Sister Patricia Hogan, CSC

(October 25, 1923 - April 21, 2013)

Word has been received of the death of Sister Patricia Hogan, who died at 7:55 p.m. on Sunday, April 21, 2013, in Saint Mary's Convent, Notre Dame, Indiana.

In every respect Sister Pat was an enthusiast. Whether she was extolling the joy of family, friends, her students, some sporting event (particularly football) or any other aspect of life, she would launch enthusiastically into the subject. A visit or discussion with Sister Pat was never dull or uninteresting because by nature she was outgoing and eager to share ideas and opinions. When asked for an opinion on a subject, she would roll her eyes skyward and say, “Don’t get me started.” Everyone knew this intelligent, spirited woman kept up with world events, politics, education, religion and current trends in countless other areas. She was a fun person to be with.

What better way to describe Sister Pat’s teaching background than to quote her own account: “My teaching career began in Ogden, Utah, at St. Joseph Grade School with 68 second-graders. Since that time I have taught in grades 1 through 12, primarily in California, but also in Nevada. Fifteen of those years I served as principal of three different elementary schools.” This segment of her extensive teaching experience spanned the years from 1944 through 1975.

Sister Pat then moved to the high school level where she taught religion, putting to good use her master’s degree in Scripture and theology. In addition to this teaching assignment, she excelled in her role as academic counselor and guided the educational progress of hundreds of high school students each year. Her special concern was always the advancement of the seniors as she helped prepare them for academic success as they entered college.

During the years she taught in coeducational high schools, Sister Pat worked with members of various congregations: Holy Cross priests, Holy Cross brothers, Brothers of the Christian School, St. Joseph Sisters of Peace and a whole variety of others. This is worthy of note because she thrived in this environment and was flexible enough to accommodate to the multiplicity of styles and approaches to education without sacrificing her own values or principles.

This same attitude served Sister Pat well during her three months’ stay in Tiberius, where she worked while waiting for her visa to go to Uganda in 1976. Mother Olivette (Whalen), superior there at the time, remarked that Sister Pat’s ability to adapt to the diverse group of sister-students was a beautiful attribute. Sister Pat’s dream of becoming a missionary became a reality when her visa to Uganda was finally granted. Because of her flexible nature, she easily “fitted right in” to the community in Fort Portal, where she was assigned to teach English and African literature. She was a resounding success. She recalled how wonderful it was to work closely with the priests and brothers of Holy Cross where mutual respect, friendship and sharing were enjoyed by all.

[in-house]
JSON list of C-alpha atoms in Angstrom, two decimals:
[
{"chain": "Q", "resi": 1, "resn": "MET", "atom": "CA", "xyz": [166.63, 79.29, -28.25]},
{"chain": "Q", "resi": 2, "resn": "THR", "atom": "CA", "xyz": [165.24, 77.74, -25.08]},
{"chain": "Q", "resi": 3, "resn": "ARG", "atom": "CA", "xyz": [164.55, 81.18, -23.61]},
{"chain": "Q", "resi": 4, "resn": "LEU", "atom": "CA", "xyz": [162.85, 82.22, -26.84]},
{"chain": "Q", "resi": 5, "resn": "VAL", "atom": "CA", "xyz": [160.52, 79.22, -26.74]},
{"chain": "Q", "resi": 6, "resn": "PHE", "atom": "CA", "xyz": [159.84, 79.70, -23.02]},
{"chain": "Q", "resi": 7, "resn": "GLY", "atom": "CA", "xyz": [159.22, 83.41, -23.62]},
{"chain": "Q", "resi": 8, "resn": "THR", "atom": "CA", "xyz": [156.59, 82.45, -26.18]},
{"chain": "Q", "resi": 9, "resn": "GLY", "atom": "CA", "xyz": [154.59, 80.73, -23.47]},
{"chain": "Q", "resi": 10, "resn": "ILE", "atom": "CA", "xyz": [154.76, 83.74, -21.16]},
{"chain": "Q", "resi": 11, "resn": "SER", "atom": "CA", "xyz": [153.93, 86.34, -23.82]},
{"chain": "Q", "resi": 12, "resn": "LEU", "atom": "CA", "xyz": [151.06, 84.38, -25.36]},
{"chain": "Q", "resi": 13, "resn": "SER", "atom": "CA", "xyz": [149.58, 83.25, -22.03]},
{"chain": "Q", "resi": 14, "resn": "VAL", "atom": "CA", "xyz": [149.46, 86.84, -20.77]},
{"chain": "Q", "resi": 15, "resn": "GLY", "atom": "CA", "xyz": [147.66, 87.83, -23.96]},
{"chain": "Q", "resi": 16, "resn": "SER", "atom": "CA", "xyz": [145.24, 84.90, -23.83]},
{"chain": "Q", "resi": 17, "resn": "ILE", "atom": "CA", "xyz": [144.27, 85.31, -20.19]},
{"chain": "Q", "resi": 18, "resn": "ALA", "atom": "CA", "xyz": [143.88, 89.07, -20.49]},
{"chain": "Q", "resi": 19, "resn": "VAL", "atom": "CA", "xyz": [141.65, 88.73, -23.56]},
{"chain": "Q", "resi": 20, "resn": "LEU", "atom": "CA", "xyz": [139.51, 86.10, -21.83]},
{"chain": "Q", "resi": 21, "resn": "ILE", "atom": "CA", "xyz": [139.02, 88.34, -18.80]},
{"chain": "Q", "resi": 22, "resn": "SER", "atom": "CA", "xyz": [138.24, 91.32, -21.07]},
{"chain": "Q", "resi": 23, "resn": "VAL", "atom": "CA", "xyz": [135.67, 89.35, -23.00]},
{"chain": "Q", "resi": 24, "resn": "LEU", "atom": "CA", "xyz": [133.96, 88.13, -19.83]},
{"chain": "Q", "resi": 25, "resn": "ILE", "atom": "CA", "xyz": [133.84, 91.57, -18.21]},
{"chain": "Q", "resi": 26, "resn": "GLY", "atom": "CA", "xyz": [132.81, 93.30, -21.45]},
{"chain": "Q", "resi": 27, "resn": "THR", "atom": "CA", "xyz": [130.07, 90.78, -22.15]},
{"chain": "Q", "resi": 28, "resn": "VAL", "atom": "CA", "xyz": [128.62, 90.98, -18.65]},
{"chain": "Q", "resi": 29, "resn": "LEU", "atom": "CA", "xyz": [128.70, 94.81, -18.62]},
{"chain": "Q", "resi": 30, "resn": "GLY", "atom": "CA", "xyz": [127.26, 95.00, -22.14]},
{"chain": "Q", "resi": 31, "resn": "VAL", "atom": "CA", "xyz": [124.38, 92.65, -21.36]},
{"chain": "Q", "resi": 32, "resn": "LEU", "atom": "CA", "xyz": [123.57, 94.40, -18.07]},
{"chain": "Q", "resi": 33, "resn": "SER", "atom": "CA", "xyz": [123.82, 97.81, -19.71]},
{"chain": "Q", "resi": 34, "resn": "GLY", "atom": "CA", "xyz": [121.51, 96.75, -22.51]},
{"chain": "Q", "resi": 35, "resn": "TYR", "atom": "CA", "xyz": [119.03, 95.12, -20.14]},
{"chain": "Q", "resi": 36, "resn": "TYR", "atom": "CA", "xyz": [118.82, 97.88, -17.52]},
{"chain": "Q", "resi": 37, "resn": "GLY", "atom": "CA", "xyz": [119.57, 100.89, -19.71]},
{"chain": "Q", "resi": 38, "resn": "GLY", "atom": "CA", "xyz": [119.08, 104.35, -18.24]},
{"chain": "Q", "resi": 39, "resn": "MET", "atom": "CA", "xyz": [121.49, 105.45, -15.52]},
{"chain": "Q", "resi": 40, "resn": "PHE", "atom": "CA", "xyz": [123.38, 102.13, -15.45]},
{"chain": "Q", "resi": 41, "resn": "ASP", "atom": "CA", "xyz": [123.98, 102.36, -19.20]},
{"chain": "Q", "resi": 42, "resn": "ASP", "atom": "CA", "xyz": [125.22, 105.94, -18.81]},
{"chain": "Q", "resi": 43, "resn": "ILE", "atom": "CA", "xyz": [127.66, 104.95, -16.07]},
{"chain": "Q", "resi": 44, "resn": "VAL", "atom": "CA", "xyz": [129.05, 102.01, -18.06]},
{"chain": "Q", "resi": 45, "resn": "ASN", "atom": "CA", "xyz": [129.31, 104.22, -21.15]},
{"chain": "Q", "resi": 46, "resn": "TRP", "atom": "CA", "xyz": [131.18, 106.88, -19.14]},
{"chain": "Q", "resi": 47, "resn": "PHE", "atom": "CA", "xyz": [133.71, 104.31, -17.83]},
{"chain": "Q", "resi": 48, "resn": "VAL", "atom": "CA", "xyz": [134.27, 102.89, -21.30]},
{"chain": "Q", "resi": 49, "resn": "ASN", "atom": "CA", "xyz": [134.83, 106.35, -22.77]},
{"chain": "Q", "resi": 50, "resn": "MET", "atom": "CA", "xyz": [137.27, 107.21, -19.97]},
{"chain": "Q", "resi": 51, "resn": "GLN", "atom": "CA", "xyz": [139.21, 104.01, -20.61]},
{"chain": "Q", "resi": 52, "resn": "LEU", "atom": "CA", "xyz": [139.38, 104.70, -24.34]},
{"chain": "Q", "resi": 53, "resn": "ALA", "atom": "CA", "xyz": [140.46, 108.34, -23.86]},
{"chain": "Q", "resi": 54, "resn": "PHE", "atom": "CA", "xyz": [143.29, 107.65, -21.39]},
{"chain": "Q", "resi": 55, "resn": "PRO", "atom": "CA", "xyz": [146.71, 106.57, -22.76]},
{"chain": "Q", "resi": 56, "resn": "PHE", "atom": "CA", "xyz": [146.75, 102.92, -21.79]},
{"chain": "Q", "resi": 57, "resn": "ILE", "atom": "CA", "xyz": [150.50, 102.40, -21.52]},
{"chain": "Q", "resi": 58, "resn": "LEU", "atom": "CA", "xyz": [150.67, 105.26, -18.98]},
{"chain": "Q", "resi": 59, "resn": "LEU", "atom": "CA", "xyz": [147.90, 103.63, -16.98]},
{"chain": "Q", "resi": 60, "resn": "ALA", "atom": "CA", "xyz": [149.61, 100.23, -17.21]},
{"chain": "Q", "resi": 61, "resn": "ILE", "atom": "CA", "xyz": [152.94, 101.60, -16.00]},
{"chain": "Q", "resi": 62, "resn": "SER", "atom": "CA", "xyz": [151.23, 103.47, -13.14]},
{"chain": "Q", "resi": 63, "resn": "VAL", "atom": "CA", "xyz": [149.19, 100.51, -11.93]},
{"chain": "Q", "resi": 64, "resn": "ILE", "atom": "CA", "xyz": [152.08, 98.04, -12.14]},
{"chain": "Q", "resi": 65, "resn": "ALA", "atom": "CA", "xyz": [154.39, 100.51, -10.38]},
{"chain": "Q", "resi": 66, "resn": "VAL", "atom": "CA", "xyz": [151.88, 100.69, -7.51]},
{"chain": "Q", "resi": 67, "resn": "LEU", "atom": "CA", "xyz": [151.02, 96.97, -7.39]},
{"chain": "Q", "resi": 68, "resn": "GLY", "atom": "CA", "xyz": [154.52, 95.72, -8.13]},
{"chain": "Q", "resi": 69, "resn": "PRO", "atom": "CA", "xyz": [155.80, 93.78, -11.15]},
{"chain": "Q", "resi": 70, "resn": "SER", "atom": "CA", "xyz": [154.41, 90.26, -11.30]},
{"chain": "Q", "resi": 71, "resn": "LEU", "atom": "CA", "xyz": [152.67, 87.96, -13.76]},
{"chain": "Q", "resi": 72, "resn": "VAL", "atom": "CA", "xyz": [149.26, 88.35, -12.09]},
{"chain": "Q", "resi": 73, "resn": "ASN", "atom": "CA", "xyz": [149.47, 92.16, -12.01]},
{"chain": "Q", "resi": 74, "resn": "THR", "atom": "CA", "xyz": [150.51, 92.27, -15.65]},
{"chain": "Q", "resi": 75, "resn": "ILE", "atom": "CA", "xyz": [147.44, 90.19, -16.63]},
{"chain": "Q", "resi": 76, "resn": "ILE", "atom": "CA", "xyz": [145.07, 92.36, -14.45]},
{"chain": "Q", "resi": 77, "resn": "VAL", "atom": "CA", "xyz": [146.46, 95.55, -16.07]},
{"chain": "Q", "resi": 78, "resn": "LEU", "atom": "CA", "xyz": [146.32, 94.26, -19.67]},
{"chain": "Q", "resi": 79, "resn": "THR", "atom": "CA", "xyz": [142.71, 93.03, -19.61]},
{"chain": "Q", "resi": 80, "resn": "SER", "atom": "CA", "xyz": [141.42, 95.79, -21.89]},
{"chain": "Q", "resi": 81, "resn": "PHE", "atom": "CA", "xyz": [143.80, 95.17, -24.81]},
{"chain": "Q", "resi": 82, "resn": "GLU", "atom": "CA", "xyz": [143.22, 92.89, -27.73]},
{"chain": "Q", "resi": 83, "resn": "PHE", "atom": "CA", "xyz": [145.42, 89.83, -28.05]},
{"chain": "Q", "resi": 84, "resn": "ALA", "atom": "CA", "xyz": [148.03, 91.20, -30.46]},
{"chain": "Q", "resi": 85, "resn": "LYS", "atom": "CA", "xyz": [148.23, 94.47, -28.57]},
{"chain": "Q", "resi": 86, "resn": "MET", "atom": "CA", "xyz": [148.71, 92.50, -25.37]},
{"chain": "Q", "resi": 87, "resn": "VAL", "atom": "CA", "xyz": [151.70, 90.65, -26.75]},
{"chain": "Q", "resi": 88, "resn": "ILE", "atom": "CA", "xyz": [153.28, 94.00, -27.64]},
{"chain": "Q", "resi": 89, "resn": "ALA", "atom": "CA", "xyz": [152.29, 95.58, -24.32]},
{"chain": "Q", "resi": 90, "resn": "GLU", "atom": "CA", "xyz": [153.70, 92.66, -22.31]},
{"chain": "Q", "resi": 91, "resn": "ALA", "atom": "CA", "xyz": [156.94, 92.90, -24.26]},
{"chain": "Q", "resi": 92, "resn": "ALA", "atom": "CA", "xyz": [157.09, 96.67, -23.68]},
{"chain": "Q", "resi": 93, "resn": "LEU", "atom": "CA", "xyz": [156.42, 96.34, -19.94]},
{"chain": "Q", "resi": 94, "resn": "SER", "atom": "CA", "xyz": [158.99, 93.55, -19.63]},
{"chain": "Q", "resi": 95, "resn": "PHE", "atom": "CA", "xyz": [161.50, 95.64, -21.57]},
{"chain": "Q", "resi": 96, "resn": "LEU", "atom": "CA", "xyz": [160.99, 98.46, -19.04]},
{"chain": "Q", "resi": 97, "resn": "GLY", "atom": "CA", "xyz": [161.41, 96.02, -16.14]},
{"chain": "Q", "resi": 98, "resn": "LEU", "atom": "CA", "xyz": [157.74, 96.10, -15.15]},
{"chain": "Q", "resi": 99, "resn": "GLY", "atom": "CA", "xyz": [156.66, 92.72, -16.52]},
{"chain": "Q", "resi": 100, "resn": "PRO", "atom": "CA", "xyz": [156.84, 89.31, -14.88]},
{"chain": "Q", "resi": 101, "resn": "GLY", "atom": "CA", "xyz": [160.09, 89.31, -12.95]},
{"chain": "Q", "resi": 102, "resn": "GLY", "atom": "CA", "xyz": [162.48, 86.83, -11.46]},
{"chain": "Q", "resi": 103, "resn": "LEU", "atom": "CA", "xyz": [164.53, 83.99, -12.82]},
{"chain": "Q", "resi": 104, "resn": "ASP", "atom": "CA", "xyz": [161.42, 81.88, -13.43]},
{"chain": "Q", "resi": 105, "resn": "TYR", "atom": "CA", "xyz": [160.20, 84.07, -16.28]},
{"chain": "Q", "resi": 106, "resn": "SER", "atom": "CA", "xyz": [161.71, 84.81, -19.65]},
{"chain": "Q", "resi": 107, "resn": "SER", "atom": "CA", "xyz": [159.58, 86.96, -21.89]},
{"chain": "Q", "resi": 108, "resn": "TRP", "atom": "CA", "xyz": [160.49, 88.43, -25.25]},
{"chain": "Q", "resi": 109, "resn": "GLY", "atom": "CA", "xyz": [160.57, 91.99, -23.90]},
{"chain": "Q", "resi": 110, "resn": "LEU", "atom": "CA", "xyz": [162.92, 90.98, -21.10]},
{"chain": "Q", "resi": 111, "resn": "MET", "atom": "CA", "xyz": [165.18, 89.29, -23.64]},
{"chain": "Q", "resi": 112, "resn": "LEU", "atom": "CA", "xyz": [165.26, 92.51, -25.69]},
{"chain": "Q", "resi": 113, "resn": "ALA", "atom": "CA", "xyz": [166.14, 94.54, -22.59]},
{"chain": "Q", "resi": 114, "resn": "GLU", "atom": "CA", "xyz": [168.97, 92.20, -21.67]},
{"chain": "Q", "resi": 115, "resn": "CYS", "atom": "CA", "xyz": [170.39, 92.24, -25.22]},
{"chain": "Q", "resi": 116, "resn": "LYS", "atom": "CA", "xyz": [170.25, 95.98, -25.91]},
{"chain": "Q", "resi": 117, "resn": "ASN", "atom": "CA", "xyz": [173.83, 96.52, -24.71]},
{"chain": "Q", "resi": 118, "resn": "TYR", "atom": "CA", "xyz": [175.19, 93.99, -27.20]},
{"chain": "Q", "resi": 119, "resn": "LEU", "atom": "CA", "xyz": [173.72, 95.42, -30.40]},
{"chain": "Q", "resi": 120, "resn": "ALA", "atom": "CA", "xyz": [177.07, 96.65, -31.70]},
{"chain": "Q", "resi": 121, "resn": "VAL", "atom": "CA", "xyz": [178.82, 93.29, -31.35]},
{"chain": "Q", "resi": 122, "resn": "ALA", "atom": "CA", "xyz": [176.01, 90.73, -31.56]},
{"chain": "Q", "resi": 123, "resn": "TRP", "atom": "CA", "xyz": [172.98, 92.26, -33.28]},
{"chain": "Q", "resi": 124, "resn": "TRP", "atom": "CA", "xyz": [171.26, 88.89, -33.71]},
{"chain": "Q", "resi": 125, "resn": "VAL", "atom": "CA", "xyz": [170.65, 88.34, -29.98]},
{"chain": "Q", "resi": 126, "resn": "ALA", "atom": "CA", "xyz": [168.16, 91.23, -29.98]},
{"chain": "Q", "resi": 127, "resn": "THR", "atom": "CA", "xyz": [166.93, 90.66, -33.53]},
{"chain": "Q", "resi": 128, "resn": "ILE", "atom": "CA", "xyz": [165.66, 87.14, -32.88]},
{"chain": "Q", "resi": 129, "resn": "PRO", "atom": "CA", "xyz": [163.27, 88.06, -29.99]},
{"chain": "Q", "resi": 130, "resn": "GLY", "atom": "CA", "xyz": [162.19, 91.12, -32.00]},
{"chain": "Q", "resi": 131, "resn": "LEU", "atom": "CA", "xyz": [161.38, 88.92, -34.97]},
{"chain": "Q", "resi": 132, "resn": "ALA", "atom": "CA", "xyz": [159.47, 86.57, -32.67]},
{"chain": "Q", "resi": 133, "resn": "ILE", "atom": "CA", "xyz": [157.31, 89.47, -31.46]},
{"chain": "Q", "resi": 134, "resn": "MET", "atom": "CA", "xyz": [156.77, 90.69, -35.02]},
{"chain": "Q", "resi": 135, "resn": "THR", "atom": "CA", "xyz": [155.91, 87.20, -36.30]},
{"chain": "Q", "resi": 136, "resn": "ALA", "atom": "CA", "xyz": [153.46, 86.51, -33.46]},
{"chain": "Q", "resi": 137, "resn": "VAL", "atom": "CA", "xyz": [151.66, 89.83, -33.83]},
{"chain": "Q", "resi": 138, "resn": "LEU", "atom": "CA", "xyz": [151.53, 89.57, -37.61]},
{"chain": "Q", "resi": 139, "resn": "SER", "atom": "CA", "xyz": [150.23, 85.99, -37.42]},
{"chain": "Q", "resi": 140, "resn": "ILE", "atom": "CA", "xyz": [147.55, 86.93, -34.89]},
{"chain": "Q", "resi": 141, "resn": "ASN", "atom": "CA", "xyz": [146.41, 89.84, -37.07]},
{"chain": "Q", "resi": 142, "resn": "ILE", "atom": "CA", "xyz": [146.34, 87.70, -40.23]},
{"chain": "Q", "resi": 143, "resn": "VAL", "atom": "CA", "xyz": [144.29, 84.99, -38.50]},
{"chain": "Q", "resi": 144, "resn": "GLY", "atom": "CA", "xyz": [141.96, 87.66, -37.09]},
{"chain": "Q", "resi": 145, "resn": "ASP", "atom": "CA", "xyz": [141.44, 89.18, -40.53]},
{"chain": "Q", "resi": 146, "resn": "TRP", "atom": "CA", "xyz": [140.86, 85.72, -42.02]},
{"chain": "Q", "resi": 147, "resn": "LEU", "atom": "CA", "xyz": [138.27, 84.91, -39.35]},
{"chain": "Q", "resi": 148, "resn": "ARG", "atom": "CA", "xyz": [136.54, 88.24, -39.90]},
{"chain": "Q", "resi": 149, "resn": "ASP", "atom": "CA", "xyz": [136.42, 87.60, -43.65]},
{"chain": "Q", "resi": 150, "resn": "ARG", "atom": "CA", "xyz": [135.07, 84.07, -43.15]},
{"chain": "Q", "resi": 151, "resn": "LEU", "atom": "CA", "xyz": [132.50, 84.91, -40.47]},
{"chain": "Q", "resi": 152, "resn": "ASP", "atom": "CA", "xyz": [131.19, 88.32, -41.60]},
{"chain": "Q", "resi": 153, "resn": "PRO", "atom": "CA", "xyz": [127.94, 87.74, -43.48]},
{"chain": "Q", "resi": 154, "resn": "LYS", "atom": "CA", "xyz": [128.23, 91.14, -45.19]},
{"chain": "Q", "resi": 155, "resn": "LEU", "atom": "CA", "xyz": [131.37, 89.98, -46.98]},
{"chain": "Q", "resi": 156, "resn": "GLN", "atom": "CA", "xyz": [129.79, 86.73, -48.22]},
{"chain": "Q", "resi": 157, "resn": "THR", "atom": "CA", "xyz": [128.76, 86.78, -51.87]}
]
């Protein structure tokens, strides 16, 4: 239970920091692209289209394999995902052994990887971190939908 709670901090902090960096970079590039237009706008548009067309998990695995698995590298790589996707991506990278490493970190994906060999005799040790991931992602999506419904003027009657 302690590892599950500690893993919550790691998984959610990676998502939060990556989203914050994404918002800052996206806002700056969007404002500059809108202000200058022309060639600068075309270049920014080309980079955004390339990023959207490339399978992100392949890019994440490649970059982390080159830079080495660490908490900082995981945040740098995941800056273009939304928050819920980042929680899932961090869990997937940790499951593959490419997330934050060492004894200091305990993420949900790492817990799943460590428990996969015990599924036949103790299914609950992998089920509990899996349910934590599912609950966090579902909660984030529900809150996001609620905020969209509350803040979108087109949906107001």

Even in faraway Uganda, Sister Pat kept close tabs on the happenings on the football field at the University of Notre Dame, for everyone knew she was a “footballaholic” as she labeled herself. She loved all sports, but football was almost an addiction for her. She knew all the plays and could critique the performance of each team member. She would have been a great asset to the coach.

Recently Sister Pat had to face many physical challenges, but she met them with her strong Irish faith, with courage and perseverance. Long periods in the hospital without the daily consolation of the Eucharist were particularly a hard cross for her to bear. However, she used this time to practice her own style of evangelization with her caregivers.

Sister Pat was a true-blue Westerner, surrounded by family and friends. Therefore, the move to Saint Mary’s was not an easy one for her, but true to her deep Irish faith, she accepted it as the will of God. God continued to ask her for more and more, and she lovingly opened her hands giving completely of herself.

One of the newest challenges Sister Pat faced was the stroke that caused her to lose her eyesight. Never one to give up, she wrestled with this new trial. I was visiting with her one afternoon when her phone rang. I moved to hand her the receiver, but she stopped me. She fumbled a bit, but succeeded in finding the receiver herself. Her phone visit with her nephew was upbeat and cheerful. Afterward, it was a little struggle for her to return the receiver to the phone, but she did it with determination — the manner in which she dealt with many obstacles.

Sister Pat’s deep love for family and friends never waived; this was a close-knit mutual admiration society and it was a privilege to belong. The warm glow of her love was contagious and it has been spread to many across the world. She will not be forgotten.

Sister Pat now rests in the loving arms of her God and she reaps the reward of her labors for all eternity. Rest in peace, dear sister.


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